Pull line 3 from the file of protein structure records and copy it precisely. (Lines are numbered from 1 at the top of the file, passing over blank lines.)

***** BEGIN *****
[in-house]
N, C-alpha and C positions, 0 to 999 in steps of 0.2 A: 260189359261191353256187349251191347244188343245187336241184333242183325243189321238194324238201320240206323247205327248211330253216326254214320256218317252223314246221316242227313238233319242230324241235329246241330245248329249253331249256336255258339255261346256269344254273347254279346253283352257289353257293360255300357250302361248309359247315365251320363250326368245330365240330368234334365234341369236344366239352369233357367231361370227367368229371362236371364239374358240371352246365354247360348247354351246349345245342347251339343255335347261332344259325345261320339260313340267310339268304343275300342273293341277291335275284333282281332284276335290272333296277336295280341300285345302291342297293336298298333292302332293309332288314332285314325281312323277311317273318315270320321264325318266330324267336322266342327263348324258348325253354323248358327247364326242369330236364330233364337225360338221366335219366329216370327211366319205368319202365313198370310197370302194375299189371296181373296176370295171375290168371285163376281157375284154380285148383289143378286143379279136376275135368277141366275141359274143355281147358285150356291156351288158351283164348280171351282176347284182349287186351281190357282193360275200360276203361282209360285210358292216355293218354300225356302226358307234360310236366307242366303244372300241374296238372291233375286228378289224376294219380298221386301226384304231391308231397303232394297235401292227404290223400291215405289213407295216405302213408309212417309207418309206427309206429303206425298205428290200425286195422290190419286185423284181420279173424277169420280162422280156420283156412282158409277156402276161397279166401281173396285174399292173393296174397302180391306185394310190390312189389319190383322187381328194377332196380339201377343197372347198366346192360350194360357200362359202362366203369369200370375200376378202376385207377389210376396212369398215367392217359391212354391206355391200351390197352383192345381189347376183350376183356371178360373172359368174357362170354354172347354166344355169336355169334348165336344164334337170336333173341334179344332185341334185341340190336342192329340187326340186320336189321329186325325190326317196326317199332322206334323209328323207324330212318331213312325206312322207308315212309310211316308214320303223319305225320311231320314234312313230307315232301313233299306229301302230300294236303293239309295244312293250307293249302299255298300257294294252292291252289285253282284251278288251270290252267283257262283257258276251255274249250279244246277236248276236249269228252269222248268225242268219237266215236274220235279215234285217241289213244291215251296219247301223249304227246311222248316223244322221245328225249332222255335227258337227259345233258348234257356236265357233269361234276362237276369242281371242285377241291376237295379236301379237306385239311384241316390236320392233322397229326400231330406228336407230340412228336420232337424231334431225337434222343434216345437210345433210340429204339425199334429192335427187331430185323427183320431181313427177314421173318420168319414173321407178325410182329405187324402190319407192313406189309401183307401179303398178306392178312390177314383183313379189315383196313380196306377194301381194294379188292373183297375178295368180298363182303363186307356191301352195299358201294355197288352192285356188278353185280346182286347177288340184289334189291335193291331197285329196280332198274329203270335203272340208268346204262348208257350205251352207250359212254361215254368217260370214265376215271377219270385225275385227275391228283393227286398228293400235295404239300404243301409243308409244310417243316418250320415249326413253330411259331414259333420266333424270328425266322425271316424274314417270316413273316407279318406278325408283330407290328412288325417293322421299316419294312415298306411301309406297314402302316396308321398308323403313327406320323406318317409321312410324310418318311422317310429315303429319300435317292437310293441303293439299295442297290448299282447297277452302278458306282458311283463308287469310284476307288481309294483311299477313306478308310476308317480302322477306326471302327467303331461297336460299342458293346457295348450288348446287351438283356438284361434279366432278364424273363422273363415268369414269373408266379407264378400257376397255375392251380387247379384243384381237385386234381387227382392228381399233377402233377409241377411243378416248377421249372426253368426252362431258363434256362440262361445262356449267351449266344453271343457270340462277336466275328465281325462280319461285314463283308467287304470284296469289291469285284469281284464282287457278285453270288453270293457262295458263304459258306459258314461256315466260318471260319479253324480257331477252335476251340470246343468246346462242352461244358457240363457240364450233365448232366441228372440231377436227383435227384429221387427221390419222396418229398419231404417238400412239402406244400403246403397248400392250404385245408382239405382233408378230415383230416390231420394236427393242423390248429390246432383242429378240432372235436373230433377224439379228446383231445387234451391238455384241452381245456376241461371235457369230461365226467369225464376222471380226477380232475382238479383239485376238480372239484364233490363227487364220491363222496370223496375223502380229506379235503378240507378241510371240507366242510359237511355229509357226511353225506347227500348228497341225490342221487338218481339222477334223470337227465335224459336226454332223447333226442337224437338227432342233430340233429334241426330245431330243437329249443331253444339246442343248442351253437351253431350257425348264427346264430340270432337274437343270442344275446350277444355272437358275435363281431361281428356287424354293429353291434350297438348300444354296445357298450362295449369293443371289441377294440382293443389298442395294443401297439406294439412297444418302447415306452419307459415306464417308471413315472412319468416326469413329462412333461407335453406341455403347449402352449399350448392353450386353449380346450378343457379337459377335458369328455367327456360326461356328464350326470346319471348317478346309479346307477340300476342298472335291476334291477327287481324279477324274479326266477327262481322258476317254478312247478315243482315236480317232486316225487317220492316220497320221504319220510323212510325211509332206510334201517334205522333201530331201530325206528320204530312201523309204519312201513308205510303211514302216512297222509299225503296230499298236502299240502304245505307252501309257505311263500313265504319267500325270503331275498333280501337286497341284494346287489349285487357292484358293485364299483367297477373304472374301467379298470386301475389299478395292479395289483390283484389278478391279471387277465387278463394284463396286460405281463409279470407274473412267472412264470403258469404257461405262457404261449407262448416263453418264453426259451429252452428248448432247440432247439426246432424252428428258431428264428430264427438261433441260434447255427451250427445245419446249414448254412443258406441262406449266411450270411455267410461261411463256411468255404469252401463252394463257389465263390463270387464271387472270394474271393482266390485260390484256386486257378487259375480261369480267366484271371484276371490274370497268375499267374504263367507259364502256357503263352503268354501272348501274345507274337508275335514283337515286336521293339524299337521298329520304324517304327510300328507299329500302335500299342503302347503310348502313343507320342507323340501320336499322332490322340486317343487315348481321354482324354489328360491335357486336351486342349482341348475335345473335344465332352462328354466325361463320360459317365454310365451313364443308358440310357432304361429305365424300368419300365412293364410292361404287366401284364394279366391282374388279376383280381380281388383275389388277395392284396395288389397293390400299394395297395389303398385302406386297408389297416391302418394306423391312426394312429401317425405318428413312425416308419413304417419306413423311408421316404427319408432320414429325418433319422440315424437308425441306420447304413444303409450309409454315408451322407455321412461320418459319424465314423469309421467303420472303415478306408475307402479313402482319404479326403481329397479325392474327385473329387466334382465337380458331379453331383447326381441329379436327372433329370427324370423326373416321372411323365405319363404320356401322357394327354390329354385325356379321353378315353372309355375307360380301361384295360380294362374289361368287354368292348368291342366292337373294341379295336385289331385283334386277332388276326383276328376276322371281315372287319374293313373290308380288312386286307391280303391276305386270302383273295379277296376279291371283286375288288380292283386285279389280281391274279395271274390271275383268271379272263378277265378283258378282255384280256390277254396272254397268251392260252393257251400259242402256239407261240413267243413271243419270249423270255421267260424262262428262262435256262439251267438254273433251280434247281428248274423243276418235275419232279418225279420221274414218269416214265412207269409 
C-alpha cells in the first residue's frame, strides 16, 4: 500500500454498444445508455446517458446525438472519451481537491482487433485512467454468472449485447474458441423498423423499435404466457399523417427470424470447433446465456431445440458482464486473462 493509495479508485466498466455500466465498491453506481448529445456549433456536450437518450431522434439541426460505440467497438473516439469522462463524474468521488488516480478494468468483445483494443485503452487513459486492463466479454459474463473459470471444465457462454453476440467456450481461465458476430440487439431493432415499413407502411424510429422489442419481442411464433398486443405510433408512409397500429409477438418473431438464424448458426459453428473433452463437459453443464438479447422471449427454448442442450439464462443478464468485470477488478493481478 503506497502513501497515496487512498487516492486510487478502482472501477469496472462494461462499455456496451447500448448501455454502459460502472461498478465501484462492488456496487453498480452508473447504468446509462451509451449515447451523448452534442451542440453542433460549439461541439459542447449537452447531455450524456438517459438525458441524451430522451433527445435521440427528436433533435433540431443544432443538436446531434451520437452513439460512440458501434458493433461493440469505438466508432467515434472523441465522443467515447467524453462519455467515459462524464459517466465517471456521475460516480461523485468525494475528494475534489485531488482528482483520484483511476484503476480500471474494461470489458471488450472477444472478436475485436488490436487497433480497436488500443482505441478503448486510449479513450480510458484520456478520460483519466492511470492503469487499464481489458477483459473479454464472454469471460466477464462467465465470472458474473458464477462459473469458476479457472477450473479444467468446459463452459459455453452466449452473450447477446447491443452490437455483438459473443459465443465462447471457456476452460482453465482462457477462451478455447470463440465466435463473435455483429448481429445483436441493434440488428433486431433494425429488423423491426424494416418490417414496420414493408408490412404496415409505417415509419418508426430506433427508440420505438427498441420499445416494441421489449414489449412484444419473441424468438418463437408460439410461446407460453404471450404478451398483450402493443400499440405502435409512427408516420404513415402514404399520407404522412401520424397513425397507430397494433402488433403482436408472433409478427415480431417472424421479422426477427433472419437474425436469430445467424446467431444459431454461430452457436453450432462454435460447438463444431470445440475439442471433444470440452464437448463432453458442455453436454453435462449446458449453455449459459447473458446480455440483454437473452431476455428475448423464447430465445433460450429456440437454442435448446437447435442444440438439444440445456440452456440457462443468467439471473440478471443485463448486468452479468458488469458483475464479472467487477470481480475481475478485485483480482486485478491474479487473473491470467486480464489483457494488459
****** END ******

C-alpha cells in the first residue's frame, strides 16, 4: 500500500454498444445508455446517458446525438472519451481537491482487433485512467454468472449485447474458441423498423423499435404466457399523417427470424470447433446465456431445440458482464486473462 493509495479508485466498466455500466465498491453506481448529445456549433456536450437518450431522434439541426460505440467497438473516439469522462463524474468521488488516480478494468468483445483494443485503452487513459486492463466479454459474463473459470471444465457462454453476440467456450481461465458476430440487439431493432415499413407502411424510429422489442419481442411464433398486443405510433408512409397500429409477438418473431438464424448458426459453428473433452463437459453443464438479447422471449427454448442442450439464462443478464468485470477488478493481478 503506497502513501497515496487512498487516492486510487478502482472501477469496472462494461462499455456496451447500448448501455454502459460502472461498478465501484462492488456496487453498480452508473447504468446509462451509451449515447451523448452534442451542440453542433460549439461541439459542447449537452447531455450524456438517459438525458441524451430522451433527445435521440427528436433533435433540431443544432443538436446531434451520437452513439460512440458501434458493433461493440469505438466508432467515434472523441465522443467515447467524453462519455467515459462524464459517466465517471456521475460516480461523485468525494475528494475534489485531488482528482483520484483511476484503476480500471474494461470489458471488450472477444472478436475485436488490436487497433480497436488500443482505441478503448486510449479513450480510458484520456478520460483519466492511470492503469487499464481489458477483459473479454464472454469471460466477464462467465465470472458474473458464477462459473469458476479457472477450473479444467468446459463452459459455453452466449452473450447477446447491443452490437455483438459473443459465443465462447471457456476452460482453465482462457477462451478455447470463440465466435463473435455483429448481429445483436441493434440488428433486431433494425429488423423491426424494416418490417414496420414493408408490412404496415409505417415509419418508426430506433427508440420505438427498441420499445416494441421489449414489449412484444419473441424468438418463437408460439410461446407460453404471450404478451398483450402493443400499440405502435409512427408516420404513415402514404399520407404522412401520424397513425397507430397494433402488433403482436408472433409478427415480431417472424421479422426477427433472419437474425436469430445467424446467431444459431454461430452457436453450432462454435460447438463444431470445440475439442471433444470440452464437448463432453458442455453436454453435462449446458449453455449459459447473458446480455440483454437473452431476455428475448423464447430465445433460450429456440437454442435448446437447435442444440438439444440445456440452456440457462443468467439471473440478471443485463448486468452479468458488469458483475464479472467487477470481480475481475478485485483480482486485478491474479487473473491470467486480464489483457494488459